And hand-in-hand with the customer segmentation and really getting to know our customers at a deeper level, one of the things we build here are customer personas. Could you tell our listeners what customer personas are, and how we go about building them?
Tracy: Yeah, of course. So for those of you who don't know what a customer persona is, it's really just a glimpse or a snapshot at what a potential customer or customer group would be interested in. And so you go through questions like, what's important to this person? What are some of the challenges they face? The famous, what keeps them up at night?
Where do they get their information about certain topics or products that we offer? So you kind of start to identify what are the communication channels that we might be able to reach them through. Who do they communicate with across the organization? How are they making their decisions? What are their key decision drivers?
In all of these things, you're just basically asking yourself a myriad of questions to put yourself in their shoes. To understand why potentially they might want to be using your product, or why they don't want to be using the product that you've outlined and how you need to change it and iterate it to better suit their needs.
So if you go through the customer persona process and you say, these are my two to three different core customer segments. You have a primary audience, I have a secondary audience. These are the things that are challenging them. These are the things keeping them up at night. These are the things that they're looking for in terms of solutions. These are the types of organizations they work at. Here's how they make decisions.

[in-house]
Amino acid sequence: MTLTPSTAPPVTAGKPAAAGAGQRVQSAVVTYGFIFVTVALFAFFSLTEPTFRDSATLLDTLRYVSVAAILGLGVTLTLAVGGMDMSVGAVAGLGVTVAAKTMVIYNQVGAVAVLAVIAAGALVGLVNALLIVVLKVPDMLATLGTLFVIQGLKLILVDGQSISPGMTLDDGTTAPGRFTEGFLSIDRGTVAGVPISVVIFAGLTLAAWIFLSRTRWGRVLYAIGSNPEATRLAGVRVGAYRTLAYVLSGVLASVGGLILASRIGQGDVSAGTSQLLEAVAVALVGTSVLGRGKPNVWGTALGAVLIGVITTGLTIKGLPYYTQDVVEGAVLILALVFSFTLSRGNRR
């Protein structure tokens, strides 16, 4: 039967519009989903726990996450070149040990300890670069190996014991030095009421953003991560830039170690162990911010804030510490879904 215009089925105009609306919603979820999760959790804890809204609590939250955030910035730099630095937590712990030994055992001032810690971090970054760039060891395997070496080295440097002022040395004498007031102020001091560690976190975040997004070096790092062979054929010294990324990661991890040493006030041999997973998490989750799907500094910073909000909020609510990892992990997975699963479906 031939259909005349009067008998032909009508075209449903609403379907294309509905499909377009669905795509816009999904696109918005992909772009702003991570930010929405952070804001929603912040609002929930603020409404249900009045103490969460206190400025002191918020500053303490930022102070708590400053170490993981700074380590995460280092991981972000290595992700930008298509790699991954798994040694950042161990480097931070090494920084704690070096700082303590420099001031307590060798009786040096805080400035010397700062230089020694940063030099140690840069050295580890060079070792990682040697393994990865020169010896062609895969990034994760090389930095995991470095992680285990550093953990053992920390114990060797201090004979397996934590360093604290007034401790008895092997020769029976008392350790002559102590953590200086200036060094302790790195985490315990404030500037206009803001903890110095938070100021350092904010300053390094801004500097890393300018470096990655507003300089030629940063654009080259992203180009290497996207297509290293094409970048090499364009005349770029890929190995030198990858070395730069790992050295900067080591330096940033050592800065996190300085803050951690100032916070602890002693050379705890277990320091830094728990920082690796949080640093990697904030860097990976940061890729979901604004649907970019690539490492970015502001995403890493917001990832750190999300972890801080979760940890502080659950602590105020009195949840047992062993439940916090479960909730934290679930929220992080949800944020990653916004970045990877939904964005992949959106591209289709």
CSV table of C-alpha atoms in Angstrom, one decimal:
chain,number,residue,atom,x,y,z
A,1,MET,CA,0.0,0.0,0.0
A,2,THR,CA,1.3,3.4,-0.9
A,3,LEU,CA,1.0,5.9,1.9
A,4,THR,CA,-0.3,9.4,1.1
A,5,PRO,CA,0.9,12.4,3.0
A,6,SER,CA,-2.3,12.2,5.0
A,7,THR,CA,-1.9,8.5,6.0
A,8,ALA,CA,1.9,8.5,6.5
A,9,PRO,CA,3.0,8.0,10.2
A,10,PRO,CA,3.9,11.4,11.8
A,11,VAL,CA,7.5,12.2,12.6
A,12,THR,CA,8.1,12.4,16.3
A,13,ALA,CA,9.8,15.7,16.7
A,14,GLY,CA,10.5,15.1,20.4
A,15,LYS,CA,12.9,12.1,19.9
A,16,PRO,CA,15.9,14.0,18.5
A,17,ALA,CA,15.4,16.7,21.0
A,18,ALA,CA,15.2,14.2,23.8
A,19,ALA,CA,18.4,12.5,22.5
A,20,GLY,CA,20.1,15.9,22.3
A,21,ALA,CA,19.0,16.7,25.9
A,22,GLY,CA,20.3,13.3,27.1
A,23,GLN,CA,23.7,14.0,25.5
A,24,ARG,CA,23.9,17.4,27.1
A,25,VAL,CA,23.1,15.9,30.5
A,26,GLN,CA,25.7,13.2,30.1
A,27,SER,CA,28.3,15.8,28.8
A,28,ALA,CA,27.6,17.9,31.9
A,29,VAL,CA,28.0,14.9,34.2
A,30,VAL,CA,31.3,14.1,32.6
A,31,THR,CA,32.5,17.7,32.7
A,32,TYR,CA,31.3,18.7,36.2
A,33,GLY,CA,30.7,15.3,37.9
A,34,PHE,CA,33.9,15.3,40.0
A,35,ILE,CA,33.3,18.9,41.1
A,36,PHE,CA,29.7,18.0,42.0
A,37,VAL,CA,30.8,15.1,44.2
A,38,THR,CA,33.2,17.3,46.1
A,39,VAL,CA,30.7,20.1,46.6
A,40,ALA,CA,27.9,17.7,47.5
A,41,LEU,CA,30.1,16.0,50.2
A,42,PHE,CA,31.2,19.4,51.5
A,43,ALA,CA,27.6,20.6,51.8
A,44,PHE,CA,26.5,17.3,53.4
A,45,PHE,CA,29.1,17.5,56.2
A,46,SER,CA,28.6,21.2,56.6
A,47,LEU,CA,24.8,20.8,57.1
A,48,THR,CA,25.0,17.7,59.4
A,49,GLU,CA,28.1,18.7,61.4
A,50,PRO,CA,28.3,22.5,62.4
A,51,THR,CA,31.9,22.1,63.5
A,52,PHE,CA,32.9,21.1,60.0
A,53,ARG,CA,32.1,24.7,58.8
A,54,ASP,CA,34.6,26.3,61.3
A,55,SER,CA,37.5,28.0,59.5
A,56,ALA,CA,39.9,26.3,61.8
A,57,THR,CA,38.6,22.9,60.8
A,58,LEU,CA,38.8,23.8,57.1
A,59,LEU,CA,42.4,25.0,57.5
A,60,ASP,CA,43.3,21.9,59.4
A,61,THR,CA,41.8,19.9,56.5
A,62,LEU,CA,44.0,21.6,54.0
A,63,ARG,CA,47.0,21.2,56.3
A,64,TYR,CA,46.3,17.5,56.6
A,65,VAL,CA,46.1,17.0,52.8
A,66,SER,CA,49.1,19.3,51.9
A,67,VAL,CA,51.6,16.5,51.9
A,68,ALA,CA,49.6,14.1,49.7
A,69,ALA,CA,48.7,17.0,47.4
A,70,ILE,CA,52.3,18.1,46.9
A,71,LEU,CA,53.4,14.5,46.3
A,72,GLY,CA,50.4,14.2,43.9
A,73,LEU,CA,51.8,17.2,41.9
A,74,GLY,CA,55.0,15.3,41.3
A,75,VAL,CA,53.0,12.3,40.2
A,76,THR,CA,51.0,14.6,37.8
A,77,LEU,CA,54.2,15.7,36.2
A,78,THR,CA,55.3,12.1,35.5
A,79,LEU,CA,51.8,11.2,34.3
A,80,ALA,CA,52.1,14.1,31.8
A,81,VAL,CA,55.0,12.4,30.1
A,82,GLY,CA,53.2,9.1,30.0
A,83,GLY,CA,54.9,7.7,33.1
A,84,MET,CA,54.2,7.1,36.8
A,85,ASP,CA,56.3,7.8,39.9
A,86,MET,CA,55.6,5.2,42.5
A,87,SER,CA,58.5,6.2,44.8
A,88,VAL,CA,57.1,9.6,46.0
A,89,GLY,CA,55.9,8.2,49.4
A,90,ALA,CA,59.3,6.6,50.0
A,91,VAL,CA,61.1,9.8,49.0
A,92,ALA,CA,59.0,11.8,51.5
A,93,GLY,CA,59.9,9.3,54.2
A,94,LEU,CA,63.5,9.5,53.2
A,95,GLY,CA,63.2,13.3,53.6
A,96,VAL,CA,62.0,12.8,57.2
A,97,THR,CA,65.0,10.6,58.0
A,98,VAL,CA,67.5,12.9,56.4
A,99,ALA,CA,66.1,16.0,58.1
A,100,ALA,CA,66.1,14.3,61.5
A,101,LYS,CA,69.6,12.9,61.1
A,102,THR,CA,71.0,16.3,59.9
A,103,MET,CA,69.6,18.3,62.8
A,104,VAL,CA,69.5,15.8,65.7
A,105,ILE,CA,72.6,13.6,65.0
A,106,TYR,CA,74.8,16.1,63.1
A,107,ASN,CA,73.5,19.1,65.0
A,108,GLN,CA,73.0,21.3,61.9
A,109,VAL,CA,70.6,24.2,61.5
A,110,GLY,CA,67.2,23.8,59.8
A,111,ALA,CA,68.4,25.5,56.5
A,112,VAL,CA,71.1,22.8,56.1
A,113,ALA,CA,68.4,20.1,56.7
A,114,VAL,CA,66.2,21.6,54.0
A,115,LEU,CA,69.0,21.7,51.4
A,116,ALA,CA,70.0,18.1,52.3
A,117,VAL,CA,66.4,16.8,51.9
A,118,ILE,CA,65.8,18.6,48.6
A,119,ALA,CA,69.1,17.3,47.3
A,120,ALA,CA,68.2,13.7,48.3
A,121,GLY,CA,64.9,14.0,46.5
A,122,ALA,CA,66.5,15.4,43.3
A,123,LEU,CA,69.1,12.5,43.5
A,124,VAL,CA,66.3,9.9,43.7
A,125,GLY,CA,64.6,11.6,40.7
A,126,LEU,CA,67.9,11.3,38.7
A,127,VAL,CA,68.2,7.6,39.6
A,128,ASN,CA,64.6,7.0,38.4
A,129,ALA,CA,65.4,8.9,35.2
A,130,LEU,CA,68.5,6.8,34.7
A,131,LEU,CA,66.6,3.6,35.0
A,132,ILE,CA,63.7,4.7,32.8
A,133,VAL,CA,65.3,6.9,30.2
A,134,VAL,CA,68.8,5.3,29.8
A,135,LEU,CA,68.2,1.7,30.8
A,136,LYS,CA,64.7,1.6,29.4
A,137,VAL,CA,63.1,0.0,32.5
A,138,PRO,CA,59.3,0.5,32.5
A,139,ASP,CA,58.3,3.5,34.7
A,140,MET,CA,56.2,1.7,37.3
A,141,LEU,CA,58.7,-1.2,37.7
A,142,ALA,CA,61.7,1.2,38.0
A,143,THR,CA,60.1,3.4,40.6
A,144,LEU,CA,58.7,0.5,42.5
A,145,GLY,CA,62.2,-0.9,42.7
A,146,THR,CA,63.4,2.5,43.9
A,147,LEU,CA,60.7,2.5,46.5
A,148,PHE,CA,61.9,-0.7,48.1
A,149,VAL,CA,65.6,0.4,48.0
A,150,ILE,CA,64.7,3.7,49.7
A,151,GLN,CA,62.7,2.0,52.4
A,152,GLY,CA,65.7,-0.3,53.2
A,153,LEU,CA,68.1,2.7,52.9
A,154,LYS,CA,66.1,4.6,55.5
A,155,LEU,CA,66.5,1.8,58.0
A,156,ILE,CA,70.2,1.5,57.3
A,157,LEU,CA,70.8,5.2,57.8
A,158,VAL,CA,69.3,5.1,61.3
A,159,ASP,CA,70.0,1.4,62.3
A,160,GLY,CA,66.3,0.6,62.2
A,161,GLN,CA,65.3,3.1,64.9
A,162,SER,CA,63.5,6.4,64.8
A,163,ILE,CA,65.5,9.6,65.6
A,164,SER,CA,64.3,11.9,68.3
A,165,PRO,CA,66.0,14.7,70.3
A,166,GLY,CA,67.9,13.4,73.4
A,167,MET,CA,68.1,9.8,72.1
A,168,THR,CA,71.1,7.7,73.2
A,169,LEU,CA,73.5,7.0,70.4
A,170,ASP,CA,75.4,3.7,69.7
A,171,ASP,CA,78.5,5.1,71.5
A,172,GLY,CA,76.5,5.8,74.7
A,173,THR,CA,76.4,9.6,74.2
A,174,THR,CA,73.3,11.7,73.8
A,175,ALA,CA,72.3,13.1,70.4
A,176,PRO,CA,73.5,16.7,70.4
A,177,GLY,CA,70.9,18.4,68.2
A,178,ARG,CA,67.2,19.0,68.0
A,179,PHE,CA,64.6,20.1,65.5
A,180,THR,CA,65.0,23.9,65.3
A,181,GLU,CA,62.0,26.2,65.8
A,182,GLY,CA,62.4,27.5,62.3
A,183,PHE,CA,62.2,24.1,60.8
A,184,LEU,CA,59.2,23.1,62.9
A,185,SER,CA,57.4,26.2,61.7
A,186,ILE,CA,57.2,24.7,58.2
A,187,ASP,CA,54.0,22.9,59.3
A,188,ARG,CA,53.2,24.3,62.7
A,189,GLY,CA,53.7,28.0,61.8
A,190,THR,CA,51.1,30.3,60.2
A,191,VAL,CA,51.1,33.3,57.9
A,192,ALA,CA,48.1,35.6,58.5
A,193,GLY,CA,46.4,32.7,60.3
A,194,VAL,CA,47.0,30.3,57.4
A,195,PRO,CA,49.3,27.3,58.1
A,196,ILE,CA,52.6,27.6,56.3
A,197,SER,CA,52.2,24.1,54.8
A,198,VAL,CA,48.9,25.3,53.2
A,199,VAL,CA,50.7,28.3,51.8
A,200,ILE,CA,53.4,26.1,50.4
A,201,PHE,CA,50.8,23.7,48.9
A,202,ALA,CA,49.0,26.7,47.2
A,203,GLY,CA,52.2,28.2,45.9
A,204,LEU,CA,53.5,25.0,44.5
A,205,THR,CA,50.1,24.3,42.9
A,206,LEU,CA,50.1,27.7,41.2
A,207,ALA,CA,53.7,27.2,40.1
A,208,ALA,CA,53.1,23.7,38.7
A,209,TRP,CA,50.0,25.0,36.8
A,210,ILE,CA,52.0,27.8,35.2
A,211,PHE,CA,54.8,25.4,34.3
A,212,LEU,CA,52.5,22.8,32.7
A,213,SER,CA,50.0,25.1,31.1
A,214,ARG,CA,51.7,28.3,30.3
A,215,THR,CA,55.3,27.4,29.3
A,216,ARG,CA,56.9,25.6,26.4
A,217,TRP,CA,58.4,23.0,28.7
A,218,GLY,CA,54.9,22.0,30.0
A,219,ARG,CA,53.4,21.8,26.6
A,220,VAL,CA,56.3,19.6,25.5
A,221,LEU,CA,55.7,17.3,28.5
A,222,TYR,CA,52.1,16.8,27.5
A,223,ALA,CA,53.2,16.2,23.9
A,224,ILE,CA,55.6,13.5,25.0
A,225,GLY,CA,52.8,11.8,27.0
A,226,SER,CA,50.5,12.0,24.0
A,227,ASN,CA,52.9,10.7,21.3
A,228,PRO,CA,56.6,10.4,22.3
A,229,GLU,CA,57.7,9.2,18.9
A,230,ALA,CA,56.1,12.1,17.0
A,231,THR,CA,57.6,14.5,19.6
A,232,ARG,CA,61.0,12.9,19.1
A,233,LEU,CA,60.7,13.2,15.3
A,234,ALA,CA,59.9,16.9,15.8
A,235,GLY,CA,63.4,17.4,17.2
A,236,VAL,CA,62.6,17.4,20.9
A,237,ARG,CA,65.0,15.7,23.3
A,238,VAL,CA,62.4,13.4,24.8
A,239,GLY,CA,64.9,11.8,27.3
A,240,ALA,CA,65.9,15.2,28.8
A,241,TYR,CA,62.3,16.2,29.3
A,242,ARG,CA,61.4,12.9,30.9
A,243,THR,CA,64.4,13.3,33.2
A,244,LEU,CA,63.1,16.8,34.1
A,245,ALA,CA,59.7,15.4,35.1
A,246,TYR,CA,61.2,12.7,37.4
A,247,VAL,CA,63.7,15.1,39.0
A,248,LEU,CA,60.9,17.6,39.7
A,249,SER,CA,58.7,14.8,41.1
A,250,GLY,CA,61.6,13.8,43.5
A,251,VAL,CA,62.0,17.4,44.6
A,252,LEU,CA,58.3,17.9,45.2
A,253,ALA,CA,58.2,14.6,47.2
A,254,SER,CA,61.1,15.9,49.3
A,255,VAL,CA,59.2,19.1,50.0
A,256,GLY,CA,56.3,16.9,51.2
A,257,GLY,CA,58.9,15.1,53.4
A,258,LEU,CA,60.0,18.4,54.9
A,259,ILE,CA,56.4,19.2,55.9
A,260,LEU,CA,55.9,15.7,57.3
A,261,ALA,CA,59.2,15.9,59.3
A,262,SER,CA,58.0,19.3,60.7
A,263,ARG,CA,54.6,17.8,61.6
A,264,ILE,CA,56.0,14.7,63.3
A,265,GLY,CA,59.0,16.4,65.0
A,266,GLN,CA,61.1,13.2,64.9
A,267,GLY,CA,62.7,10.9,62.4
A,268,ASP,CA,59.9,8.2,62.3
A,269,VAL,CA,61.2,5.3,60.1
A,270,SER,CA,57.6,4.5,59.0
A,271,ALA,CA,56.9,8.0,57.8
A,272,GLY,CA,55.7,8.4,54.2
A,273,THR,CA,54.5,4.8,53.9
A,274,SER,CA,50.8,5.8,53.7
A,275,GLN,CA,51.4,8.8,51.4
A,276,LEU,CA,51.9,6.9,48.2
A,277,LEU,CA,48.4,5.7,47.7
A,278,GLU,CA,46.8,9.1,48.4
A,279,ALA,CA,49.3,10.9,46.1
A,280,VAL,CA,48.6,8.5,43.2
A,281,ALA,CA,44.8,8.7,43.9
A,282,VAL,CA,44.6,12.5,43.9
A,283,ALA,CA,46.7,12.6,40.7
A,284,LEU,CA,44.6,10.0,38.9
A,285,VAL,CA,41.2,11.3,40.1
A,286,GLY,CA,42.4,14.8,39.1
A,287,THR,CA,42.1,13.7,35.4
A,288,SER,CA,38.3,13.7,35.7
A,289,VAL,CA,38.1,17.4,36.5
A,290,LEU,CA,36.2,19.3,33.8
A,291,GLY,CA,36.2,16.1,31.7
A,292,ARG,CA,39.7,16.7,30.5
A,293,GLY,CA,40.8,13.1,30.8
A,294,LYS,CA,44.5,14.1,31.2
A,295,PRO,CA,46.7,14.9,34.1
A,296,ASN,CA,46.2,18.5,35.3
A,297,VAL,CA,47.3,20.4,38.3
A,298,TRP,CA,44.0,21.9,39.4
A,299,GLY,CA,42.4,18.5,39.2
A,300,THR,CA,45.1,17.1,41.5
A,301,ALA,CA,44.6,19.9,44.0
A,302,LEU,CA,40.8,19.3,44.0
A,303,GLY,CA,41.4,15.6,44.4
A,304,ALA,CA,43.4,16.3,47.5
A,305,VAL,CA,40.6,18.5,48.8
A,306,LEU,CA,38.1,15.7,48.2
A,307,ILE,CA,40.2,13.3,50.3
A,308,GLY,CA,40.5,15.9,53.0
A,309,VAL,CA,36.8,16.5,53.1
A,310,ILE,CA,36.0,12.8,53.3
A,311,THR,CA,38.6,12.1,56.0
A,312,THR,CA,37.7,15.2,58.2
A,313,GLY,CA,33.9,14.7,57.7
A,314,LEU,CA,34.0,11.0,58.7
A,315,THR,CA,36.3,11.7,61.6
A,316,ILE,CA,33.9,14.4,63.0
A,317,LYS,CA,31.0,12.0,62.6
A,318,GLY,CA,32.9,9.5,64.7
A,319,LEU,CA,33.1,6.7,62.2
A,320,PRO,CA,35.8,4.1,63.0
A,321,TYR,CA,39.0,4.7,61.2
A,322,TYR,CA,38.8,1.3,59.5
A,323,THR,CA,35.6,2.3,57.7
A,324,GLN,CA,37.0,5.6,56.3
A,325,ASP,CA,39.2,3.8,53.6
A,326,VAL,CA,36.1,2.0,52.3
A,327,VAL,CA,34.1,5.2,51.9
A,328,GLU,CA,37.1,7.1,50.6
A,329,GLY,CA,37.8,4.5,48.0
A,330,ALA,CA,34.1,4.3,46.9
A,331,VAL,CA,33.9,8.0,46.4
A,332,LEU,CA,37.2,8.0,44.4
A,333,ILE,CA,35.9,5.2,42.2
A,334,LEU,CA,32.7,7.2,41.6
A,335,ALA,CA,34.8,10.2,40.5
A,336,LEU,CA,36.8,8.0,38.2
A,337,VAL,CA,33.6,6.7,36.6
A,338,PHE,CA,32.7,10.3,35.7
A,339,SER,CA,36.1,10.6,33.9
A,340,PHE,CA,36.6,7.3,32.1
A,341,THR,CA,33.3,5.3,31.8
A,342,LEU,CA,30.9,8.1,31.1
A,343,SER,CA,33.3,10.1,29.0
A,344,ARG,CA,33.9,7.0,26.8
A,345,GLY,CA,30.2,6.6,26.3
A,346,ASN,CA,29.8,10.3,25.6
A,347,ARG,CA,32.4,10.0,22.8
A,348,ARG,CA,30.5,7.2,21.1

And then all of a sudden you realize, "Oh, my product doesn't actually address those needs. But if I change this one thing, it might." It'll help you continually improve that customer experience and that value proposition to them. It'll also help you later down the line figure out, "How am I communicating to my customers? How am I reaching them? How am I sharing relevant information? What is relevant information to my customers?"
Today we all get so many emails and so many social media messages, that you really want to make sure that the information you are sharing with your audiences is relevant to them and timely. And this, again, will help you understand, "Okay. What's important to them. What's not important to them. And how do I best engage them in a conversation that's meaningful to them and value to them?"
Luis: Thank you. I know for us personally, the customer personas that we really built out through our interview process and our research, really helped to guide the development of the products that we're launching here shortly. And also how we communicate that, right? Having that very clear picture of who our customer is really allows us to communicate in a very relevant way to them.
So thank you, Tracy. I know that, when talking about refocusing around the customer for this episode, we've touched on defining the customer. Some of the ways that we can go about that. We've talked about customer segmentation, and just finished here with customer personas. Is there any other big ideas or key ideas we should mention?
Tracy: No, I think for us, I would kind of sum it up as really making sure that the customer's at the center of your organization. If your customer is at the center of your organization, and you're really defining success by their success, you're going to be in a really good position.